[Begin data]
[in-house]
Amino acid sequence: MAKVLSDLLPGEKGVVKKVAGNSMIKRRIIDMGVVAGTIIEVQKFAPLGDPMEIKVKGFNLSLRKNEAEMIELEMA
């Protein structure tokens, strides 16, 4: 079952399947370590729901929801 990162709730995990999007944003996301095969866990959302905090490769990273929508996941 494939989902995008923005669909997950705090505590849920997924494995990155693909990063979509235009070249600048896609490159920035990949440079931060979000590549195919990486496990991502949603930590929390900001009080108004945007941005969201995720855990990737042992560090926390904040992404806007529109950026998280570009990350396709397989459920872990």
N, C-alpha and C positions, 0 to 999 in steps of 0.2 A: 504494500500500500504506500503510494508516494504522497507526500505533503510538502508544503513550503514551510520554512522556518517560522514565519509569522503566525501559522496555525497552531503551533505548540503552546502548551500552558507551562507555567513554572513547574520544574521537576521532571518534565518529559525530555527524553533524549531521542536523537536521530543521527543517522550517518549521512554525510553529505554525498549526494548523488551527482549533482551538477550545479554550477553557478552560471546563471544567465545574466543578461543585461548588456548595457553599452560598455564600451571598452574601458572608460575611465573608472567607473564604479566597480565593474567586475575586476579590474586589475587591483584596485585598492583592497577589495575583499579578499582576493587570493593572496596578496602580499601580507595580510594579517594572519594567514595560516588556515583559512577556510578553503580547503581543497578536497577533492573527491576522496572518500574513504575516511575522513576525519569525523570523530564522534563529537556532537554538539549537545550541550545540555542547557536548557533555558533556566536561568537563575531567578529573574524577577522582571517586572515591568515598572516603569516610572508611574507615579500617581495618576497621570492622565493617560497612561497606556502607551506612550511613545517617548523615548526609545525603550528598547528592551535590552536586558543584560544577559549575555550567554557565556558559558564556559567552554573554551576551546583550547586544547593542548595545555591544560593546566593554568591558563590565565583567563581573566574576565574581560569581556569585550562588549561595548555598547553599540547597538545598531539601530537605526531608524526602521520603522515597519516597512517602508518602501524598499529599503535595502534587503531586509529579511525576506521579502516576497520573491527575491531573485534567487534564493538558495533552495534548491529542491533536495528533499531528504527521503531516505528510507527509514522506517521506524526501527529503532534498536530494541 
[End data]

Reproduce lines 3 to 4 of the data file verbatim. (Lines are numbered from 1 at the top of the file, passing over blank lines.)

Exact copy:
């Protein structure tokens, strides 16, 4: 079952399947370590729901929801 990162709730995990999007944003996301095969866990959302905090490769990273929508996941 494939989902995008923005669909997950705090505590849920997924494995990155693909990063979509235009070249600048896609490159920035990949440079931060979000590549195919990486496990991502949603930590929390900001009080108004945007941005969201995720855990990737042992560090926390904040992404806007529109950026998280570009990350396709397989459920872990």
N, C-alpha and C positions, 0 to 999 in steps of 0.2 A: 504494500500500500504506500503510494508516494504522497507526500505533503510538502508544503513550503514551510520554512522556518517560522514565519509569522503566525501559522496555525497552531503551533505548540503552546502548551500552558507551562507555567513554572513547574520544574521537576521532571518534565518529559525530555527524553533524549531521542536523537536521530543521527543517522550517518549521512554525510553529505554525498549526494548523488551527482549533482551538477550545479554550477553557478552560471546563471544567465545574466543578461543585461548588456548595457553599452560598455564600451571598452574601458572608460575611465573608472567607473564604479566597480565593474567586475575586476579590474586589475587591483584596485585598492583592497577589495575583499579578499582576493587570493593572496596578496602580499601580507595580510594579517594572519594567514595560516588556515583559512577556510578553503580547503581543497578536497577533492573527491576522496572518500574513504575516511575522513576525519569525523570523530564522534563529537556532537554538539549537545550541550545540555542547557536548557533555558533556566536561568537563575531567578529573574524577577522582571517586572515591568515598572516603569516610572508611574507615579500617581495618576497621570492622565493617560497612561497606556502607551506612550511613545517617548523615548526609545525603550528598547528592551535590552536586558543584560544577559549575555550567554557565556558559558564556559567552554573554551576551546583550547586544547593542548595545555591544560593546566593554568591558563590565565583567563581573566574576565574581560569581556569585550562588549561595548555598547553599540547597538545598531539601530537605526531608524526602521520603522515597519516597512517602508518602501524598499529599503535595502534587503531586509529579511525576506521579502516576497520573491527575491531573485534567487534564493538558495533552495534548491529542491533536495528533499531528504527521503531516505528510507527509514522506517521506524526501527529503532534498536530494541 